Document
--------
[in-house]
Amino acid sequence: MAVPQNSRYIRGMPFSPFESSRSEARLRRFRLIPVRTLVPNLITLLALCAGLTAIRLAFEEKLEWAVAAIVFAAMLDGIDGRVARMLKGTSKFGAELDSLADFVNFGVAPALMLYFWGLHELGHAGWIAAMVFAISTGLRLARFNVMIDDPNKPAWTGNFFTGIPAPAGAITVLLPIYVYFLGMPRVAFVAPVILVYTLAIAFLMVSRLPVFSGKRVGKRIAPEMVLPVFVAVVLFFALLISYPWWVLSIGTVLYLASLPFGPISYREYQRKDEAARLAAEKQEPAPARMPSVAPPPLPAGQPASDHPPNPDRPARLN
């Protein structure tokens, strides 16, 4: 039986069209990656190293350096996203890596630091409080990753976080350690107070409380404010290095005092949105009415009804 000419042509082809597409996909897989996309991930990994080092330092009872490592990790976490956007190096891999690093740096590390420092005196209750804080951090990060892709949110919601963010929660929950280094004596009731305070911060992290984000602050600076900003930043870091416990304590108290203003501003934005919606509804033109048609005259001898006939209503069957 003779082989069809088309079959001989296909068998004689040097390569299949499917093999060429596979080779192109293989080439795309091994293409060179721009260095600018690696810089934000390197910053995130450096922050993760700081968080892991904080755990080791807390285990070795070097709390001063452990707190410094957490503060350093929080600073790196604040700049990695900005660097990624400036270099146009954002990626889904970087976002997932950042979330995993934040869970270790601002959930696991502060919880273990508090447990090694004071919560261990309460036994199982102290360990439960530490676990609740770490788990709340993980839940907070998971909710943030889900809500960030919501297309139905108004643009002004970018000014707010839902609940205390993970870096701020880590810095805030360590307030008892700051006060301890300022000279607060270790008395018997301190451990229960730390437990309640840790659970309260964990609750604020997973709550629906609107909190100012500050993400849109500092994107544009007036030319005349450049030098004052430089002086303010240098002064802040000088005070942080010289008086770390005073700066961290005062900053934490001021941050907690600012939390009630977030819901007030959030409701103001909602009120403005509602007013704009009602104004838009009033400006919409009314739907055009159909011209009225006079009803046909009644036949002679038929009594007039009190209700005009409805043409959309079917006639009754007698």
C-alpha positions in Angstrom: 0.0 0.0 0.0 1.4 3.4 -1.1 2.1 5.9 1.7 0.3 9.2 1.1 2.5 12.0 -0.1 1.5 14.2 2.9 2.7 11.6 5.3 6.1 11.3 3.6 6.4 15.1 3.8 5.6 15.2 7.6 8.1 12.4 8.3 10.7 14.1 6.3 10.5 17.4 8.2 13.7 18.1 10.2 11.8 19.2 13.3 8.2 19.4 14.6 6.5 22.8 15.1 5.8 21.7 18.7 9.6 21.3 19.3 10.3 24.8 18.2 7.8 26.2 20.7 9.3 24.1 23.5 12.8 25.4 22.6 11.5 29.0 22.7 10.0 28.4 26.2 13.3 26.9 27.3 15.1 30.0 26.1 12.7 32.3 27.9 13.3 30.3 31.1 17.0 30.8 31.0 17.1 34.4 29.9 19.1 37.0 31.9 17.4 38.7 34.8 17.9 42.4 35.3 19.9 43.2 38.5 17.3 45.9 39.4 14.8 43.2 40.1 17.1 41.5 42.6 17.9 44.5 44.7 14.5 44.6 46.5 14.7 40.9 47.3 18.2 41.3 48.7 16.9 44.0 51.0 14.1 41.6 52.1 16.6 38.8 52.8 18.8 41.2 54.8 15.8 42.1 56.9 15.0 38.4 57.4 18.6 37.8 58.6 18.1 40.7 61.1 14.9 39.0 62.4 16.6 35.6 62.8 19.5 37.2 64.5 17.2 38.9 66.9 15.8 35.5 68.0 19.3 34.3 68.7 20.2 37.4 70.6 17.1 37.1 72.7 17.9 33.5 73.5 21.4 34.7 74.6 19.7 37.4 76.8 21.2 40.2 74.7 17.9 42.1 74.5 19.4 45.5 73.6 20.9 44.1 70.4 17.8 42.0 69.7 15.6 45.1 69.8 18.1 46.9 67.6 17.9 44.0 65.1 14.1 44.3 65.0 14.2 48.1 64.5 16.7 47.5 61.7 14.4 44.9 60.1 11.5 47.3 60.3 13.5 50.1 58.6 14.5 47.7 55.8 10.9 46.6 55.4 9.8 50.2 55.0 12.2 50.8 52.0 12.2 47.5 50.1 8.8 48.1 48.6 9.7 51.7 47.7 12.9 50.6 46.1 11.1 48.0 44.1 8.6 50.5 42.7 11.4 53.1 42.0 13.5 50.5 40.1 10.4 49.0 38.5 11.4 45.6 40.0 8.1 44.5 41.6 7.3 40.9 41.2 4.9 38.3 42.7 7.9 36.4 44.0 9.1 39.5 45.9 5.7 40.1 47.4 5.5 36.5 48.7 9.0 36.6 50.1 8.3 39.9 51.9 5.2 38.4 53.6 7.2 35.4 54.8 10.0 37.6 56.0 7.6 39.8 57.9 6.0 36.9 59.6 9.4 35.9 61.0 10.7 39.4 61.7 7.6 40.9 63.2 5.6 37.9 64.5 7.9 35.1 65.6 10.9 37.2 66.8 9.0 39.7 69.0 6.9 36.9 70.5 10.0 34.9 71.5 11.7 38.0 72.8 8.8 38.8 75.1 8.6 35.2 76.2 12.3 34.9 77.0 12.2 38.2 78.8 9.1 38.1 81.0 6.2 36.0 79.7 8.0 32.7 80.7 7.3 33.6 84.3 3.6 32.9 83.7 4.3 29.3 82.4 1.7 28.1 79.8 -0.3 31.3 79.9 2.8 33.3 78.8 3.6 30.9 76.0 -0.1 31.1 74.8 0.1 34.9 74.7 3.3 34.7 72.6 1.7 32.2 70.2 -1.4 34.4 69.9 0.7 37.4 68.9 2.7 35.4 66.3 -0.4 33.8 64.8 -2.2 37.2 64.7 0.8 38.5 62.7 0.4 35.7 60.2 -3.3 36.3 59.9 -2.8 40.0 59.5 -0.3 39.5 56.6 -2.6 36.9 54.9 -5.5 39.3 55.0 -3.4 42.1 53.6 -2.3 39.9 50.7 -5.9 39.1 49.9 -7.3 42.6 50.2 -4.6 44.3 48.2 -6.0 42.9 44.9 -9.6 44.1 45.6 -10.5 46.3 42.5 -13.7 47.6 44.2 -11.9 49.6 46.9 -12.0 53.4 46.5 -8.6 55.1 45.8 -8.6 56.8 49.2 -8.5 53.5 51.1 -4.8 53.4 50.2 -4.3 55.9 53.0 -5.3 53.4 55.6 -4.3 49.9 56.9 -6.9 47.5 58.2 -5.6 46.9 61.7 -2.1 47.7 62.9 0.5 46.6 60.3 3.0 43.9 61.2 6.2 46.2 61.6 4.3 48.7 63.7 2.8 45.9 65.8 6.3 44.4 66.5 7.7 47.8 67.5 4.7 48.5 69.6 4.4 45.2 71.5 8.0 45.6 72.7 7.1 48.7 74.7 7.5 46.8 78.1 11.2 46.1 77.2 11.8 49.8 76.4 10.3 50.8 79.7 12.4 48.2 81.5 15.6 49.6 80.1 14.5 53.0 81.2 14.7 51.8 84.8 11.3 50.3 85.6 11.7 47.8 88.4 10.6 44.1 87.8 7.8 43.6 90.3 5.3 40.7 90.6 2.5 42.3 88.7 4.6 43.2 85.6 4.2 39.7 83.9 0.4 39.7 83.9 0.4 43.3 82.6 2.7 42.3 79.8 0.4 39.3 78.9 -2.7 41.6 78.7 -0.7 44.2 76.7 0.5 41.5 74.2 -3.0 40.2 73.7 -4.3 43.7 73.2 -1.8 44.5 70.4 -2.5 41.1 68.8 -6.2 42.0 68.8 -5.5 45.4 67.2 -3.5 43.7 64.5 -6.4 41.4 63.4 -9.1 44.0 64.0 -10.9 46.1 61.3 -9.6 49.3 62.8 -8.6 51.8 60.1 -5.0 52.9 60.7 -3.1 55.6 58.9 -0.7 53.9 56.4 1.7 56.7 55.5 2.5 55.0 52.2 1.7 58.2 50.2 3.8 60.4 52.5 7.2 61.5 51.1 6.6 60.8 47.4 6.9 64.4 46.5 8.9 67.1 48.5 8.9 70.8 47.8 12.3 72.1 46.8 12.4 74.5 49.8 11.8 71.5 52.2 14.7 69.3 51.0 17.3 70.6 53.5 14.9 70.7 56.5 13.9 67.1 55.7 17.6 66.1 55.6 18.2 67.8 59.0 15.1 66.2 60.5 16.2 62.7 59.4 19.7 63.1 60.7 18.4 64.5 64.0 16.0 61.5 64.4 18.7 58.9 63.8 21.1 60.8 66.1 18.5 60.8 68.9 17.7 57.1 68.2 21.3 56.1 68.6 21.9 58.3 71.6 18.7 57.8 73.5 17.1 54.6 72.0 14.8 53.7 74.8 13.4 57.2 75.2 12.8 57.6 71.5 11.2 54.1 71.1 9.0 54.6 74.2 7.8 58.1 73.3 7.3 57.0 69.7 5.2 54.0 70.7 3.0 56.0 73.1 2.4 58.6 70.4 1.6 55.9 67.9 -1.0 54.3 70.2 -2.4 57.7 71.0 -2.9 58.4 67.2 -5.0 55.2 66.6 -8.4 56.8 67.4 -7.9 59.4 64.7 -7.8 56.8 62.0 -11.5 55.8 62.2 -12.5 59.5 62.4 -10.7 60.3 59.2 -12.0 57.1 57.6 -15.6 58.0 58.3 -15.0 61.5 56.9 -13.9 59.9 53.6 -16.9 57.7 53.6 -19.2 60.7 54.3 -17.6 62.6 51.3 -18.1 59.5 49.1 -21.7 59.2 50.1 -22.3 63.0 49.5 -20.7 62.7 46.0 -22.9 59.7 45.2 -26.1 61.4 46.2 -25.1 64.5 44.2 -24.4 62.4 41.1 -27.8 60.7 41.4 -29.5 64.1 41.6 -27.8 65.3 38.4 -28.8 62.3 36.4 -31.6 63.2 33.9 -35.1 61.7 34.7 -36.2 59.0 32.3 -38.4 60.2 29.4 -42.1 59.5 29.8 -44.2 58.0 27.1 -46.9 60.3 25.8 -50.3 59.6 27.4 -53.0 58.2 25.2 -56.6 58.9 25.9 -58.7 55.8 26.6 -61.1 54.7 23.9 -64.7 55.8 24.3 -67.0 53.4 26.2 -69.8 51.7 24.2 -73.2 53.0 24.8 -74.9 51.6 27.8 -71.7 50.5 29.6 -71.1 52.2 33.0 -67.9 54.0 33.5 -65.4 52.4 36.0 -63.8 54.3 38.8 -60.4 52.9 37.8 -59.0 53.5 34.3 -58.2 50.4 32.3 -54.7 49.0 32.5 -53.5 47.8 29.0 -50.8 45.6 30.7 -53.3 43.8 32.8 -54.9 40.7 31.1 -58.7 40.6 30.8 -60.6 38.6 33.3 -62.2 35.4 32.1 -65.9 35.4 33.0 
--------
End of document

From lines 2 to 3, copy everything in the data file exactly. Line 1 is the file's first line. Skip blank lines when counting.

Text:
Amino acid sequence: MAVPQNSRYIRGMPFSPFESSRSEARLRRFRLIPVRTLVPNLITLLALCAGLTAIRLAFEEKLEWAVAAIVFAAMLDGIDGRVARMLKGTSKFGAELDSLADFVNFGVAPALMLYFWGLHELGHAGWIAAMVFAISTGLRLARFNVMIDDPNKPAWTGNFFTGIPAPAGAITVLLPIYVYFLGMPRVAFVAPVILVYTLAIAFLMVSRLPVFSGKRVGKRIAPEMVLPVFVAVVLFFALLISYPWWVLSIGTVLYLASLPFGPISYREYQRKDEAARLAAEKQEPAPARMPSVAPPPLPAGQPASDHPPNPDRPARLN
């Protein structure tokens, strides 16, 4: 039986069209990656190293350096996203890596630091409080990753976080350690107070409380404010290095005092949105009415009804 000419042509082809597409996909897989996309991930990994080092330092009872490592990790976490956007190096891999690093740096590390420092005196209750804080951090990060892709949110919601963010929660929950280094004596009731305070911060992290984000602050600076900003930043870091416990304590108290203003501003934005919606509804033109048609005259001898006939209503069957 003779082989069809088309079959001989296909068998004689040097390569299949499917093999060429596979080779192109293989080439795309091994293409060179721009260095600018690696810089934000390197910053995130450096922050993760700081968080892991904080755990080791807390285990070795070097709390001063452990707190410094957490503060350093929080600073790196604040700049990695900005660097990624400036270099146009954002990626889904970087976002997932950042979330995993934040869970270790601002959930696991502060919880273990508090447990090694004071919560261990309460036994199982102290360990439960530490676990609740770490788990709340993980839940907070998971909710943030889900809500960030919501297309139905108004643009002004970018000014707010839902609940205390993970870096701020880590810095805030360590307030008892700051006060301890300022000279607060270790008395018997301190451990229960730390437990309640840790659970309260964990609750604020997973709550629906609107909190100012500050993400849109500092994107544009007036030319005349450049030098004052430089002086303010240098002064802040000088005070942080010289008086770390005073700066961290005062900053934490001021941050907690600012939390009630977030819901007030959030409701103001909602009120403005509602007013704009009602104004838009009033400006919409009314739907055009159909011209009225006079009803046909009644036949002679038929009594007039009190209700005009409805043409959309079917006639009754007698």